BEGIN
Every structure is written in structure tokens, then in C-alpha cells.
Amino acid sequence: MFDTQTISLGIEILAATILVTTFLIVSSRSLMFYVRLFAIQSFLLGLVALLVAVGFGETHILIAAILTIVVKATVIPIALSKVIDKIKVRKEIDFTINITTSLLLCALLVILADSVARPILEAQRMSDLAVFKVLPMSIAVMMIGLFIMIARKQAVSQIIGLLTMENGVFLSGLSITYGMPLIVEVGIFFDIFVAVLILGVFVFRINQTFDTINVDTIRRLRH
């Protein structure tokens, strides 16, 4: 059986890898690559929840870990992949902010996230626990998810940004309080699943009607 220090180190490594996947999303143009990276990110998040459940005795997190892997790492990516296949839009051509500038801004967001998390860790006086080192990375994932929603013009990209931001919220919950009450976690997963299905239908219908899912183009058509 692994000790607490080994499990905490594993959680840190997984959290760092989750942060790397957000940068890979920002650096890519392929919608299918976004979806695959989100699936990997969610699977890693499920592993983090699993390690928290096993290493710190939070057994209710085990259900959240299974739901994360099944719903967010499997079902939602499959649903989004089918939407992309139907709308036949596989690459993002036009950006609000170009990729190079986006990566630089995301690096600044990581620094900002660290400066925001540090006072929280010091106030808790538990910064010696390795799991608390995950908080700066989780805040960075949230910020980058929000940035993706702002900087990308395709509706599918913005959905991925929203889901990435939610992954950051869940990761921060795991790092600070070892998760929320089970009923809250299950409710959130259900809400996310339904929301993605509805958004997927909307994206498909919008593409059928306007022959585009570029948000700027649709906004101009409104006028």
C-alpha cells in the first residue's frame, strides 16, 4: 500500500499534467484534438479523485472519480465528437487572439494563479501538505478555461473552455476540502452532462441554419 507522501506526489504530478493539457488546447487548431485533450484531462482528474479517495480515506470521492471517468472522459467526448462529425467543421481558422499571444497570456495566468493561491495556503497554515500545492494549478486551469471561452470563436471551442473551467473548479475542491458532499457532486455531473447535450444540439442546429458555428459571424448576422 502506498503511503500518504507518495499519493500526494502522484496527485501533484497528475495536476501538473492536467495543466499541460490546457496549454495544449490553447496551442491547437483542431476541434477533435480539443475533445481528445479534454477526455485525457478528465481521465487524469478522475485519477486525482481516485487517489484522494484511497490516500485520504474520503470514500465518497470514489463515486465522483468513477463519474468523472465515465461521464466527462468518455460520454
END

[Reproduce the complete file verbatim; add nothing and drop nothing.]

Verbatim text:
Every structure is written in structure tokens, then in C-alpha cells.
Amino acid sequence: MFDTQTISLGIEILAATILVTTFLIVSSRSLMFYVRLFAIQSFLLGLVALLVAVGFGETHILIAAILTIVVKATVIPIALSKVIDKIKVRKEIDFTINITTSLLLCALLVILADSVARPILEAQRMSDLAVFKVLPMSIAVMMIGLFIMIARKQAVSQIIGLLTMENGVFLSGLSITYGMPLIVEVGIFFDIFVAVLILGVFVFRINQTFDTINVDTIRRLRH
């Protein structure tokens, strides 16, 4: 059986890898690559929840870990992949902010996230626990998810940004309080699943009607 220090180190490594996947999303143009990276990110998040459940005795997190892997790492990516296949839009051509500038801004967001998390860790006086080192990375994932929603013009990209931001919220919950009450976690997963299905239908219908899912183009058509 692994000790607490080994499990905490594993959680840190997984959290760092989750942060790397957000940068890979920002650096890519392929919608299918976004979806695959989100699936990997969610699977890693499920592993983090699993390690928290096993290493710190939070057994209710085990259900959240299974739901994360099944719903967010499997079902939602499959649903989004089918939407992309139907709308036949596989690459993002036009950006609000170009990729190079986006990566630089995301690096600044990581620094900002660290400066925001540090006072929280010091106030808790538990910064010696390795799991608390995950908080700066989780805040960075949230910020980058929000940035993706702002900087990308395709509706599918913005959905991925929203889901990435939610992954950051869940990761921060795991790092600070070892998760929320089970009923809250299950409710959130259900809400996310339904929301993605509805958004997927909307994206498909919008593409059928306007022959585009570029948000700027649709906004101009409104006028």
C-alpha cells in the first residue's frame, strides 16, 4: 500500500499534467484534438479523485472519480465528437487572439494563479501538505478555461473552455476540502452532462441554419 507522501506526489504530478493539457488546447487548431485533450484531462482528474479517495480515506470521492471517468472522459467526448462529425467543421481558422499571444497570456495566468493561491495556503497554515500545492494549478486551469471561452470563436471551442473551467473548479475542491458532499457532486455531473447535450444540439442546429458555428459571424448576422 502506498503511503500518504507518495499519493500526494502522484496527485501533484497528475495536476501538473492536467495543466499541460490546457496549454495544449490553447496551442491547437483542431476541434477533435480539443475533445481528445479534454477526455485525457478528465481521465487524469478522475485519477486525482481516485487517489484522494484511497490516500485520504474520503470514500465518497470514489463515486465522483468513477463519474468523472465515465461521464466527462468518455460520454